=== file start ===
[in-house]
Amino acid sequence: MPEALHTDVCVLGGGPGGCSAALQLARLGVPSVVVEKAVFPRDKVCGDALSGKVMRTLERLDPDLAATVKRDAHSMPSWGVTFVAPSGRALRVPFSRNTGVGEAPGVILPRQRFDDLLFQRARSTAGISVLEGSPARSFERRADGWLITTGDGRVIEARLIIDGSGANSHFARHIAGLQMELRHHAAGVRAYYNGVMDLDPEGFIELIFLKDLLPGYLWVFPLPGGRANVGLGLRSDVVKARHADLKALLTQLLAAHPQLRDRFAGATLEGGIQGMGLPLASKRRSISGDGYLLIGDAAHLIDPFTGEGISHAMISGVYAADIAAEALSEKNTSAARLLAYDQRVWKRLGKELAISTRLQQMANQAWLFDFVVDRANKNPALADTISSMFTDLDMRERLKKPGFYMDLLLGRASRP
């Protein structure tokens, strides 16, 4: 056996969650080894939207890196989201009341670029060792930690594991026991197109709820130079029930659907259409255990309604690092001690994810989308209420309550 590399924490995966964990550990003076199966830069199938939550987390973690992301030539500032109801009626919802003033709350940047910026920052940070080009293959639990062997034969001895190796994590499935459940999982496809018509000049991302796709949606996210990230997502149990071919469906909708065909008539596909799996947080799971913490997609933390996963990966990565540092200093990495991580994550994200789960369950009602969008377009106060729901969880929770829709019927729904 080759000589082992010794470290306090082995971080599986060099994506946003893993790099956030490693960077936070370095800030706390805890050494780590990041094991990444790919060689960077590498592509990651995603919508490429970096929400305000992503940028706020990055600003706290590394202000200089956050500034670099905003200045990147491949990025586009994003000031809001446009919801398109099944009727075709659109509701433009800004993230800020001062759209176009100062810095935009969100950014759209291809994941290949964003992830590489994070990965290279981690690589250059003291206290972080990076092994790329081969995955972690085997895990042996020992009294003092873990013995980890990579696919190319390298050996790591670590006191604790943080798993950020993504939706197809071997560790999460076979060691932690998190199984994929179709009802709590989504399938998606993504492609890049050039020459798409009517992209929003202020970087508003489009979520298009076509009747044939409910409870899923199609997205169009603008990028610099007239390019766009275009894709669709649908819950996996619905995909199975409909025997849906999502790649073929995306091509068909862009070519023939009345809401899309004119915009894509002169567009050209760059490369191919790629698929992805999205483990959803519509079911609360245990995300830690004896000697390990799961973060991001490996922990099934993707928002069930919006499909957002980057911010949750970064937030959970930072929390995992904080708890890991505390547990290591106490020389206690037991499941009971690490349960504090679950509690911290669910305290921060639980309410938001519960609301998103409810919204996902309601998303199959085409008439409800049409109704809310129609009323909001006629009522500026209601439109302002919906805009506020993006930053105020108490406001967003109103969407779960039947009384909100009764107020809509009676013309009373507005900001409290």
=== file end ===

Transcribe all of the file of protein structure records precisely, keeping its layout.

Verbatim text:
[in-house]
Amino acid sequence: MPEALHTDVCVLGGGPGGCSAALQLARLGVPSVVVEKAVFPRDKVCGDALSGKVMRTLERLDPDLAATVKRDAHSMPSWGVTFVAPSGRALRVPFSRNTGVGEAPGVILPRQRFDDLLFQRARSTAGISVLEGSPARSFERRADGWLITTGDGRVIEARLIIDGSGANSHFARHIAGLQMELRHHAAGVRAYYNGVMDLDPEGFIELIFLKDLLPGYLWVFPLPGGRANVGLGLRSDVVKARHADLKALLTQLLAAHPQLRDRFAGATLEGGIQGMGLPLASKRRSISGDGYLLIGDAAHLIDPFTGEGISHAMISGVYAADIAAEALSEKNTSAARLLAYDQRVWKRLGKELAISTRLQQMANQAWLFDFVVDRANKNPALADTISSMFTDLDMRERLKKPGFYMDLLLGRASRP
């Protein structure tokens, strides 16, 4: 056996969650080894939207890196989201009341670029060792930690594991026991197109709820130079029930659907259409255990309604690092001690994810989308209420309550 590399924490995966964990550990003076199966830069199938939550987390973690992301030539500032109801009626919802003033709350940047910026920052940070080009293959639990062997034969001895190796994590499935459940999982496809018509000049991302796709949606996210990230997502149990071919469906909708065909008539596909799996947080799971913490997609933390996963990966990565540092200093990495991580994550994200789960369950009602969008377009106060729901969880929770829709019927729904 080759000589082992010794470290306090082995971080599986060099994506946003893993790099956030490693960077936070370095800030706390805890050494780590990041094991990444790919060689960077590498592509990651995603919508490429970096929400305000992503940028706020990055600003706290590394202000200089956050500034670099905003200045990147491949990025586009994003000031809001446009919801398109099944009727075709659109509701433009800004993230800020001062759209176009100062810095935009969100950014759209291809994941290949964003992830590489994070990965290279981690690589250059003291206290972080990076092994790329081969995955972690085997895990042996020992009294003092873990013995980890990579696919190319390298050996790591670590006191604790943080798993950020993504939706197809071997560790999460076979060691932690998190199984994929179709009802709590989504399938998606993504492609890049050039020459798409009517992209929003202020970087508003489009979520298009076509009747044939409910409870899923199609997205169009603008990028610099007239390019766009275009894709669709649908819950996996619905995909199975409909025997849906999502790649073929995306091509068909862009070519023939009345809401899309004119915009894509002169567009050209760059490369191919790629698929992805999205483990959803519509079911609360245990995300830690004896000697390990799961973060991001490996922990099934993707928002069930919006499909957002980057911010949750970064937030959970930072929390995992904080708890890991505390547990290591106490020389206690037991499941009971690490349960504090679950509690911290669910305290921060639980309410938001519960609301998103409810919204996902309601998303199959085409008439409800049409109704809310129609009323909001006629009522500026209601439109302002919906805009506020993006930053105020108490406001967003109103969407779960039947009384909100009764107020809509009676013309009373507005900001409290």